Here is the "well", looking first north-northeast and then southeast:

Bonwit Inn 'Well' view NNE   Bonwit Inn 'Well' view SE
(Both photos taken 06 Nov 99 by and © 1999 S. Berliner, III - all rights reserved)
[Thumbnail images; click on pictures for large images.]

Genial hosts, Charlie and Jimmy Tsunis, bought the property in 1971 and converted a German Restaurant [Heinie's (or Heine's)] into what has gradually developed into today's elegant restaurant (long before, the place was called "The Old Tavern" and the "Deer Head Tavern").

I deeply regret the passing of both James (Jimmy) G. Tsunis, real estate broker and co-owner of the Bonwit, on Saturday, 24 November 2001, at his home in Commack at age 69, and jovial on-premises host Charles (Charlie) J. Tsunis on Saturday, 04 August 2001, at his home in Dix Hills at age 75; they are both going to be missed.


Some old photos of the Deer Head and Heinie's Taverns and of the Bonwit Inn appear on Robert Saal's (dead link) Bonwit Inn and the Motor Parkway page, as part of a more comprehensive (dead link) Commack history.  Through the great courtesy of Mr. Saal, here they are, with text edited from his site:

Commack resident "Henry Shea's Aunt Sadie is caught hanging around on the corner of Motor Parkway with two friends from Brooklyn in 1912" (looking SE).  "The signpost is long gone but the information is still the same"; the second view appears to be fairly recent (looking W?):

-> Lake Ronkonkoma 10 mi <- Great Neck 30 mi <- New York 44 mi <- Brooklyn 44 mi
Commack Rd sign to SE Commack Rd & LIMP to W?

"Sometime during the 1930's the Toll House was torn down and the Deer Head Tavern was built in its place.  The tavern was a one large open room with a fireplace at each end and a bar the length of the back wall.  The family who kept the tavern lived upstairs.  Later the tavern was taken over and became Hiney's {sic}.  The chimney of the old tavern can still be seen on the top of the roof to the left":

Deer Head Bonwit
(Four photos from R. Saal's site - all rights reserved)
[images restored 15 Jun 05]

Compare these old Deer Head and early Bonwit photos with the current ones, above.  Notice especially that old chimney.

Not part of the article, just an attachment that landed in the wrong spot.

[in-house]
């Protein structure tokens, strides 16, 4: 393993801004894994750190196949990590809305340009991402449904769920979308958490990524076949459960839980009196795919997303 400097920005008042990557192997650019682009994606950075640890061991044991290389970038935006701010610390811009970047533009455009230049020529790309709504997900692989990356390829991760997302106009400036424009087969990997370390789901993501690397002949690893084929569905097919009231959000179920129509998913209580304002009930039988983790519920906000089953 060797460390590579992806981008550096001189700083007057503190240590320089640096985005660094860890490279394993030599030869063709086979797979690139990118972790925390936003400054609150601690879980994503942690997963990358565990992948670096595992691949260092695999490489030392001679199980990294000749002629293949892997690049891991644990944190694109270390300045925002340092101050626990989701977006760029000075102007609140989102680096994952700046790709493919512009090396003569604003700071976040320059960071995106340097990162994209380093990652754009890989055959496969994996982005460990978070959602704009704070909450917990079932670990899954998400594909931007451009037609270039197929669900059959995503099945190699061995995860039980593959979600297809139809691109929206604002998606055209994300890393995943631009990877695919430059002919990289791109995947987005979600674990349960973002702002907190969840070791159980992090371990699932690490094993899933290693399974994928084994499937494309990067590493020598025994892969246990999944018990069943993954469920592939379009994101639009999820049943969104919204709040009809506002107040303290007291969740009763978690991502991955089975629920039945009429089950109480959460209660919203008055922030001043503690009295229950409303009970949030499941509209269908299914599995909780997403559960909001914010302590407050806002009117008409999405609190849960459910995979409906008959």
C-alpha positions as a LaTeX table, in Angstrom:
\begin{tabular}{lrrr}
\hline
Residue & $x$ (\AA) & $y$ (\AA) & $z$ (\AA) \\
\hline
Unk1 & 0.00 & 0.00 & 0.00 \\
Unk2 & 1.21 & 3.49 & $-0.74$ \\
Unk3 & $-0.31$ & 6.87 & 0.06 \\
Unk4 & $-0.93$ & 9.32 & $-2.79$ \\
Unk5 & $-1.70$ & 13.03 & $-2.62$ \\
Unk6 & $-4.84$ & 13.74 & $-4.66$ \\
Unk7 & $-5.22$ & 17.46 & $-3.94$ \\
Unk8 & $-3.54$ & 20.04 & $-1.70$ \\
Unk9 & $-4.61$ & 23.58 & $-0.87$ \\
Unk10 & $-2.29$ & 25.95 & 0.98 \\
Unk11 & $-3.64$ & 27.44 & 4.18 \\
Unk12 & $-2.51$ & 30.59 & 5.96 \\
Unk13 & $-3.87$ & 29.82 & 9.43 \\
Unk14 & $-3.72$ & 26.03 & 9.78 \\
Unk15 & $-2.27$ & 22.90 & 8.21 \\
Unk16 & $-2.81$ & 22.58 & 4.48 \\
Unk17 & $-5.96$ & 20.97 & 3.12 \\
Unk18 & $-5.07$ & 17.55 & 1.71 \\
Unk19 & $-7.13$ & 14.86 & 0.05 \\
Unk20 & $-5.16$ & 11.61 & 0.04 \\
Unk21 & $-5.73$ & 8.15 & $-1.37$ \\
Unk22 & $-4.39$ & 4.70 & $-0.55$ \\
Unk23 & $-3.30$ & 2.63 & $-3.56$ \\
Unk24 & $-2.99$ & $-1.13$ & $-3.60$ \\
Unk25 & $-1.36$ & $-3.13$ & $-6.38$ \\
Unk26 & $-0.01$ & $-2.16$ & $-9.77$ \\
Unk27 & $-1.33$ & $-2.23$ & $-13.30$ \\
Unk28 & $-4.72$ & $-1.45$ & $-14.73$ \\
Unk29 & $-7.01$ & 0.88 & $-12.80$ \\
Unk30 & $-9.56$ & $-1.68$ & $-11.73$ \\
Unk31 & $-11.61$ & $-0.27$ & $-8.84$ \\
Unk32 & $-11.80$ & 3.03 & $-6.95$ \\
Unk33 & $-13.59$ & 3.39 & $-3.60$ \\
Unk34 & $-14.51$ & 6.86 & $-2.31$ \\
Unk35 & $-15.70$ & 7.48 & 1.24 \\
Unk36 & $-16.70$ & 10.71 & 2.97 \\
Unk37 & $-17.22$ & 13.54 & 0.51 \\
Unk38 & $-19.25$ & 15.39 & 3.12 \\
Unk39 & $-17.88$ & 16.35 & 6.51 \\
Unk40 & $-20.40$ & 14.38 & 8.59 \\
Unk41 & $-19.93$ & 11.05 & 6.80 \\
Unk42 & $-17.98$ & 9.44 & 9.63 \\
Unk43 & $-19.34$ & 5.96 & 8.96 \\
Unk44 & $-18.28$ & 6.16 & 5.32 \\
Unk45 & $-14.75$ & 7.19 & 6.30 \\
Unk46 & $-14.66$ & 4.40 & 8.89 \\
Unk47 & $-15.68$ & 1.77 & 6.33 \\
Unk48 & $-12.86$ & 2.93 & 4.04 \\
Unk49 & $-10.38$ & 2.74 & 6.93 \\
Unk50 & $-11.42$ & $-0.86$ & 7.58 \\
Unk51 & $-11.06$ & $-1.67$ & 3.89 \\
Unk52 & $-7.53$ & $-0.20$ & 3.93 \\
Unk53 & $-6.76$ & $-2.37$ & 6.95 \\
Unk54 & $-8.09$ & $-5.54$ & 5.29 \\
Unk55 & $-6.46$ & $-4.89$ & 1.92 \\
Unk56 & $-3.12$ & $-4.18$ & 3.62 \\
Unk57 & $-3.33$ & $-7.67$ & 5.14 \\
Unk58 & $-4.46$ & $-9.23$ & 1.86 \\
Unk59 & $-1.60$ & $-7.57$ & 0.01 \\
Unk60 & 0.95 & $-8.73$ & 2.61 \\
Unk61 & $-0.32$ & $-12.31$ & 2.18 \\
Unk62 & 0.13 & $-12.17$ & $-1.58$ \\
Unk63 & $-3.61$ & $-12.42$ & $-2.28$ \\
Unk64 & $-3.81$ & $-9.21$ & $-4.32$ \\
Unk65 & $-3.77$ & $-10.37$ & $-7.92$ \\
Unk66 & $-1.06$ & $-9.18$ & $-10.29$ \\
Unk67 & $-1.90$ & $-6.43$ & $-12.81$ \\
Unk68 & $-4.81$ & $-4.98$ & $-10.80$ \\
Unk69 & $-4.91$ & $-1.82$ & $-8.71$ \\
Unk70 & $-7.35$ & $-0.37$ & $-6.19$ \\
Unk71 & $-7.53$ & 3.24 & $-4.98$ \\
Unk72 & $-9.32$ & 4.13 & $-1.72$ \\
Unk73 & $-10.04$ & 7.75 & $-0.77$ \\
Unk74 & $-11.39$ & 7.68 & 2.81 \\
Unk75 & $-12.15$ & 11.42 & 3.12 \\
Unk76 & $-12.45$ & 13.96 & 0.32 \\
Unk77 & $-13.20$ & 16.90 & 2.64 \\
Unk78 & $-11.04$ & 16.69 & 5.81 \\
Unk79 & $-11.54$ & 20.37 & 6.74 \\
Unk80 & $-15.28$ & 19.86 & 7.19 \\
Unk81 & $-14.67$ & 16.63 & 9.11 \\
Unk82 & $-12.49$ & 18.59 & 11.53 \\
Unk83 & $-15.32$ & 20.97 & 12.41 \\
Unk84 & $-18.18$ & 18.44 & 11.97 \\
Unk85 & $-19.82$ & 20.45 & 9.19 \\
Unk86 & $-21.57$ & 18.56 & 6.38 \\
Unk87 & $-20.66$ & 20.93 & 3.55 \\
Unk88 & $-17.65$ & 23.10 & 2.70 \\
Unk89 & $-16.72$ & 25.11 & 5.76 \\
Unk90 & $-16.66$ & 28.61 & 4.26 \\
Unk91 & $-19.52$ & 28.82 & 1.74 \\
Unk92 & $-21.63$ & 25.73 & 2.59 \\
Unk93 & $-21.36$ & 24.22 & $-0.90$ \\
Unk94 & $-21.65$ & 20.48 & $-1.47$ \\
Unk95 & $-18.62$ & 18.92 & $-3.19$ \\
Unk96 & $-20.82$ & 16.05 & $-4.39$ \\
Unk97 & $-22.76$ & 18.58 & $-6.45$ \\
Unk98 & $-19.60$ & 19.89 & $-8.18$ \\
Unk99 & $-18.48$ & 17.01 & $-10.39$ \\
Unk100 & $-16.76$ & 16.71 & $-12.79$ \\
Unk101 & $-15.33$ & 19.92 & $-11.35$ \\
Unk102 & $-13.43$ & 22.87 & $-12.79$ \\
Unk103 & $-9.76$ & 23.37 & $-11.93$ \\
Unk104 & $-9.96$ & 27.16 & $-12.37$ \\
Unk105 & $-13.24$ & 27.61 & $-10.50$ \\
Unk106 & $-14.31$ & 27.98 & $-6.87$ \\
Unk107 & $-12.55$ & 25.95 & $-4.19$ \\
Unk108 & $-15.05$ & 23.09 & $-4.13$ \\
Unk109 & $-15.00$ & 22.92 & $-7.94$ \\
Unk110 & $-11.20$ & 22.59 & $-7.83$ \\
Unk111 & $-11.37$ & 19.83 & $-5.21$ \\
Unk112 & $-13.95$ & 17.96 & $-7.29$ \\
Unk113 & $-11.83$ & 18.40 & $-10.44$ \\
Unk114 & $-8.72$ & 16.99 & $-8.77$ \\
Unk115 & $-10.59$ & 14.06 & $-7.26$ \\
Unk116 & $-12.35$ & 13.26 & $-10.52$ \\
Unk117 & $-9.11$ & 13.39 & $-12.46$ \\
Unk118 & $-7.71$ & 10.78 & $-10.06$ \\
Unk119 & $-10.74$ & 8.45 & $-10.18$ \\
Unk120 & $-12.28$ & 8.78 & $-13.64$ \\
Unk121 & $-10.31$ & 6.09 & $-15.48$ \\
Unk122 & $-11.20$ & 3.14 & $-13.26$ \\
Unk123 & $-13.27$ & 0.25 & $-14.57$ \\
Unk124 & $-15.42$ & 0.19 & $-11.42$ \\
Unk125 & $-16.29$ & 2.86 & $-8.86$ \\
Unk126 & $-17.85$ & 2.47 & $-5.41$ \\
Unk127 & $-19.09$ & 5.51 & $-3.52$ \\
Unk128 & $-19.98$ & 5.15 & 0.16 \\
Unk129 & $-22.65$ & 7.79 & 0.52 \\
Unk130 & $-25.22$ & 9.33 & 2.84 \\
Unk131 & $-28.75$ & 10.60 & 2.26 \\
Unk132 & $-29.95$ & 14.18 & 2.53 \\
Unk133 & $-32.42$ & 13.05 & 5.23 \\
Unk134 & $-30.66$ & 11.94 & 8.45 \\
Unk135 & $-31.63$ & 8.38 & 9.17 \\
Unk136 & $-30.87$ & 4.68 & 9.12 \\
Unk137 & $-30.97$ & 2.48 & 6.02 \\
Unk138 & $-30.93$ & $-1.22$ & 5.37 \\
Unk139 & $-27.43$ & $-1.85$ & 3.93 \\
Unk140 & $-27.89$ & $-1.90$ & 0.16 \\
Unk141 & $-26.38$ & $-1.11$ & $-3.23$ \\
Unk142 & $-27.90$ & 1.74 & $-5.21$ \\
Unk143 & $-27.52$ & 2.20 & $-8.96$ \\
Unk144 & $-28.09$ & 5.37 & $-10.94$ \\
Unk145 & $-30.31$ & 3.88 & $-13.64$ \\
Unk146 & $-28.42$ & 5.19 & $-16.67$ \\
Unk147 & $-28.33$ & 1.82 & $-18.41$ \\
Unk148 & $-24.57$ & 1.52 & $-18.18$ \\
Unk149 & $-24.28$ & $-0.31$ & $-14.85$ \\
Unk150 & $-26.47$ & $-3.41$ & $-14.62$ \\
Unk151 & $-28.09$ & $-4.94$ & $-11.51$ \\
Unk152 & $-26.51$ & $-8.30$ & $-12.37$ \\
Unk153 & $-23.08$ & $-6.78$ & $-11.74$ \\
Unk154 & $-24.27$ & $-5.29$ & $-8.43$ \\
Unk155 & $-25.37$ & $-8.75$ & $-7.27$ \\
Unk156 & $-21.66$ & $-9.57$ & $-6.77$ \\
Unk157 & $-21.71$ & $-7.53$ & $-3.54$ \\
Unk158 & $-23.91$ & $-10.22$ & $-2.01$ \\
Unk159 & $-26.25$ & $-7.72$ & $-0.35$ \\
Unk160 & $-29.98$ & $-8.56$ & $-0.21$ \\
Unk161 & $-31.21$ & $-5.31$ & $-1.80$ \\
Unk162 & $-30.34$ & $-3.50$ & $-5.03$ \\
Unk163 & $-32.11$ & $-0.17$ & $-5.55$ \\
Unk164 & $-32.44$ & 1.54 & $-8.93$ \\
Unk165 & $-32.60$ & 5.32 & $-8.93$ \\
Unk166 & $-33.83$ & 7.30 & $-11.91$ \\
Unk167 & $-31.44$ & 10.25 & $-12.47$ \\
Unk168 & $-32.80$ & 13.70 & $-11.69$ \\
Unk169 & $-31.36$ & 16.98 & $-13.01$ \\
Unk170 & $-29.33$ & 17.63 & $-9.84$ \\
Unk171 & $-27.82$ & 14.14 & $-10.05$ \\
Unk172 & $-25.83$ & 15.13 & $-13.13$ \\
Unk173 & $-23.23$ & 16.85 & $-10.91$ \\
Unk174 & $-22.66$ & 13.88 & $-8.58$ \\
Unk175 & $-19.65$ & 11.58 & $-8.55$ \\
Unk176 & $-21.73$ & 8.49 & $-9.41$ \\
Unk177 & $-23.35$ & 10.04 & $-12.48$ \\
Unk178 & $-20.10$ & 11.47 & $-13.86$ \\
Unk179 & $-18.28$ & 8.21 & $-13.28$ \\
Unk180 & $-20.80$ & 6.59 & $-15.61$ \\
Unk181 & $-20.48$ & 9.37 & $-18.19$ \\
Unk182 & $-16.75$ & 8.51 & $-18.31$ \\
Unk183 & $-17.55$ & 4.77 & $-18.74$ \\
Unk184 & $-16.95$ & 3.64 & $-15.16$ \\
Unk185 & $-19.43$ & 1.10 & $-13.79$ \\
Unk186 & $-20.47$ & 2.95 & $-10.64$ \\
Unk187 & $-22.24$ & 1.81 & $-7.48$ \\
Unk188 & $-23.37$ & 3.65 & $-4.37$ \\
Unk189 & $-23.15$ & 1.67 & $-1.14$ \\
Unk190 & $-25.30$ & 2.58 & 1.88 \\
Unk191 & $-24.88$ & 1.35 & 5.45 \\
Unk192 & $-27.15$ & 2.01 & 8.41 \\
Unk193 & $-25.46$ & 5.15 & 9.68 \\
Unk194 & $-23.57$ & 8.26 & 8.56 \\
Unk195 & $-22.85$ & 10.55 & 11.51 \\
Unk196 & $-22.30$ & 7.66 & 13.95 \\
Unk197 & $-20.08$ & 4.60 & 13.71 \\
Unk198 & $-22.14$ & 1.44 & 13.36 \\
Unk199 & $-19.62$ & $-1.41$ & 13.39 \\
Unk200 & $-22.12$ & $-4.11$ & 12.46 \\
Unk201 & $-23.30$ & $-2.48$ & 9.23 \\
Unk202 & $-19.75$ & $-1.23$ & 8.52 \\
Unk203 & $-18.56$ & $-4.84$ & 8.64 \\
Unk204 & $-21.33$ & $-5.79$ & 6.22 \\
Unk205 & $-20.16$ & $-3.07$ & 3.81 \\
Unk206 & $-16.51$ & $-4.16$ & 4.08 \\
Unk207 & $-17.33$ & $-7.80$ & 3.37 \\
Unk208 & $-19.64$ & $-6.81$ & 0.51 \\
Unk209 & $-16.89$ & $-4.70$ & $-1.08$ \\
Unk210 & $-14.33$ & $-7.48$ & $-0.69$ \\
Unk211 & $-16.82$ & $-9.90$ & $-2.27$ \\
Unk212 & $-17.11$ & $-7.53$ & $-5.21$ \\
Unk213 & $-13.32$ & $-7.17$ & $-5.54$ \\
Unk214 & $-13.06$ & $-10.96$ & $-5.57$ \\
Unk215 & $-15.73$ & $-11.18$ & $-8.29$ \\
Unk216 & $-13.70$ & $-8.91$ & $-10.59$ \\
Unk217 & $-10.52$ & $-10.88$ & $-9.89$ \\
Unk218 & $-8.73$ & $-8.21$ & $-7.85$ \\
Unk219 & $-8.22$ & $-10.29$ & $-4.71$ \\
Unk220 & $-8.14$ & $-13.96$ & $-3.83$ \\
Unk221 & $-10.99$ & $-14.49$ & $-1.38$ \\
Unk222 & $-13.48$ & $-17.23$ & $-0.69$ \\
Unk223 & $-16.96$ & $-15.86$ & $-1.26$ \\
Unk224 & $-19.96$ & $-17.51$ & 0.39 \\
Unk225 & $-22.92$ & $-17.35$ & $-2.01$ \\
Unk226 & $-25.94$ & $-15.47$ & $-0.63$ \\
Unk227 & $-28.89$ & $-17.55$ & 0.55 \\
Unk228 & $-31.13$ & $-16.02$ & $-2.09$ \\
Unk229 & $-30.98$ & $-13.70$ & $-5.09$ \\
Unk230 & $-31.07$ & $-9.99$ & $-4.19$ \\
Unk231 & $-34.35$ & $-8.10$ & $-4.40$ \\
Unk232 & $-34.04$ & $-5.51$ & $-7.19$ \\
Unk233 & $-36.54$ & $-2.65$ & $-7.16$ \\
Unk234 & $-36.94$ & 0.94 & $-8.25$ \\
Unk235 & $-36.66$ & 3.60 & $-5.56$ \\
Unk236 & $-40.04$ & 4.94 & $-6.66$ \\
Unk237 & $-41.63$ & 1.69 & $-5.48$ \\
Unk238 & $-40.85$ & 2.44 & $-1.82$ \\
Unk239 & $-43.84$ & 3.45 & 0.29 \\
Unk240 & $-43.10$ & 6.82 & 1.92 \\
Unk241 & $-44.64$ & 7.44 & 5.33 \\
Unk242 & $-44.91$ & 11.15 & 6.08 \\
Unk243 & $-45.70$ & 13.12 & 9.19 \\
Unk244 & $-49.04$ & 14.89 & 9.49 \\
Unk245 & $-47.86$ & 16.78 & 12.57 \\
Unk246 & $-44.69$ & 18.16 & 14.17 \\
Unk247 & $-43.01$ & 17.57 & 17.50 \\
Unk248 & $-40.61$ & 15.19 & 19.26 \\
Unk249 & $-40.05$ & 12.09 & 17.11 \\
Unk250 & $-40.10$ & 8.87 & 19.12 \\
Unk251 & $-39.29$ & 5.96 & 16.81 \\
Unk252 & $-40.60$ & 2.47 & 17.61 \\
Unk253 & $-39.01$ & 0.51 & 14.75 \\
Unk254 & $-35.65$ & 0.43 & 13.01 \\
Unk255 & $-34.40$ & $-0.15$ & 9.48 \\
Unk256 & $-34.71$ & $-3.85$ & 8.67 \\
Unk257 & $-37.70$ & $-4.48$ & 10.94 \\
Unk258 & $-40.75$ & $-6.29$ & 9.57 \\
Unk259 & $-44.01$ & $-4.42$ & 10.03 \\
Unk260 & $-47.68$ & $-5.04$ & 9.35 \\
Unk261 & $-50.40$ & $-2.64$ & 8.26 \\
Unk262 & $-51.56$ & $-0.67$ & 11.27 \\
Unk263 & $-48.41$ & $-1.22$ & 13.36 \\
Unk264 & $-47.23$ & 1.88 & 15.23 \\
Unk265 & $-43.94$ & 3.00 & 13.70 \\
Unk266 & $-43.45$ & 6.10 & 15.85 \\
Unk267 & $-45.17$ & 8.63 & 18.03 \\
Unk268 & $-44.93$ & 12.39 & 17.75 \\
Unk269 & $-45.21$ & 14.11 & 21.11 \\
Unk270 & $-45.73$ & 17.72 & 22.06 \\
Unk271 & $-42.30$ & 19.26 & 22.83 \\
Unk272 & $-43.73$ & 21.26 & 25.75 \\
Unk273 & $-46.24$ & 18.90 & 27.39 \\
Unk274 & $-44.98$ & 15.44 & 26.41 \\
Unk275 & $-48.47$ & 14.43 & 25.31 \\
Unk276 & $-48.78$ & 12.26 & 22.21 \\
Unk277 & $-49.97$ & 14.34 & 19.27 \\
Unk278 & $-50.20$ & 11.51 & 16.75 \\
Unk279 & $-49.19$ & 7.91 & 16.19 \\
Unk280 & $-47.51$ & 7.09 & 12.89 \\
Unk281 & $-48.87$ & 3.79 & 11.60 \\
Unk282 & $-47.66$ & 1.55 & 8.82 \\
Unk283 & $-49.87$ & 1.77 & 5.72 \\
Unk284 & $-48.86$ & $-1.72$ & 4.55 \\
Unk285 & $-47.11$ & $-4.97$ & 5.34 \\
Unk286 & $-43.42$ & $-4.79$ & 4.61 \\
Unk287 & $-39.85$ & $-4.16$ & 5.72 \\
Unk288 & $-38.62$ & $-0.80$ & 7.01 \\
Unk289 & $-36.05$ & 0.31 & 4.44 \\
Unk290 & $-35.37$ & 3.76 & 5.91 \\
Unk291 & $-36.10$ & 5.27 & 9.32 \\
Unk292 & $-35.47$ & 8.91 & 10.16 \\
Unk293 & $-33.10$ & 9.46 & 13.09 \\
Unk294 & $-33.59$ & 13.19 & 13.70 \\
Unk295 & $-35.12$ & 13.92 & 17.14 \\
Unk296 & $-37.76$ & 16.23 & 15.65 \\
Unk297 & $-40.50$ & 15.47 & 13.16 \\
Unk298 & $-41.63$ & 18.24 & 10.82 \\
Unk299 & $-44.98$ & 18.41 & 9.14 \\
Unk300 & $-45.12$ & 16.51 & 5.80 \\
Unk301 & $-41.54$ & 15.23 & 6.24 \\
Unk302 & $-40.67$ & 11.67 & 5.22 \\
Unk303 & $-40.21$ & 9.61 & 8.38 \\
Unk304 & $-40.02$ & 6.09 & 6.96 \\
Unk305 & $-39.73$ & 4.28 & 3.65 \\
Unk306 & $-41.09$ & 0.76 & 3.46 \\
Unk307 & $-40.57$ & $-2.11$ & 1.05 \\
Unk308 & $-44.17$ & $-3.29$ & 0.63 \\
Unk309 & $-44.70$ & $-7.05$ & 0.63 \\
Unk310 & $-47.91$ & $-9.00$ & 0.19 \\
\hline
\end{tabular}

Just for further comparison, here are 2009 street views from Google Maps of the restaurant looking north and the LIMP RoW looking west from the intersection:   added (31 Jan 2016)

BonwitN

BonwitW

The chimney has been lowered and capped


An e-mail on 23 May 2008 revealed that the sender had found an old token, about the size of a quarter, worth 10 cents at Heinie's Place, while metal detecting in River Rouge, Michigan (10 miles south of Detroit).  The finder wondered if it is from the old tavern in Commack (now the Bonwit Inn), also noted under "Spurs" on my Long Island Motor Parkway Suffolk County page 3.  I'm posting it there and on my Long Island page 3 and on this Bonwit page in hopes that someone might know; "Heinie" was a WWI name for Germans and there may well have been hundreds of "Heinie's Places" all across the country, especially in German neighborhoods. (25 May 2008)

Heinie's Place Token Obverse   Heinie's Place Token Reverse
(Both photos taken 23 May 2008 by finder - all rights reserved)


The Webmaster's site has a wealth of information about the Long Island Motor Parkway ,
with links to related sites, and also a page on the Motor Parkway Panel, dedicated to
"Keeping the Long Island Motor Parkway alive in Situ and in Minds and Museums"
(now subsumed into the Long Island Motor Parkway Preservation Society).


[DISCLAIMER! - This is an historical page; NOT a business page for the Bonwit;
please contact them directly for reservations or information.

As of restoration of this page on 31 Jan 2016, this page will no longer be updated]


This page hosted by S. Berliner, III
Consultant in Ultrasonic Processing
"changing materials with high-intensity sound"
Technical and Historical Writer, Oral Historian
Popularizer of Science and Technology
Rail, Auto, Air, Ordnance, and Model Enthusiast
Light-weight Linguist, Lay Minister, and Putative Philosopher


LEGACY

  What happens to all this when I DIE or (heaven forfend!) lose interest?  See LEGACY.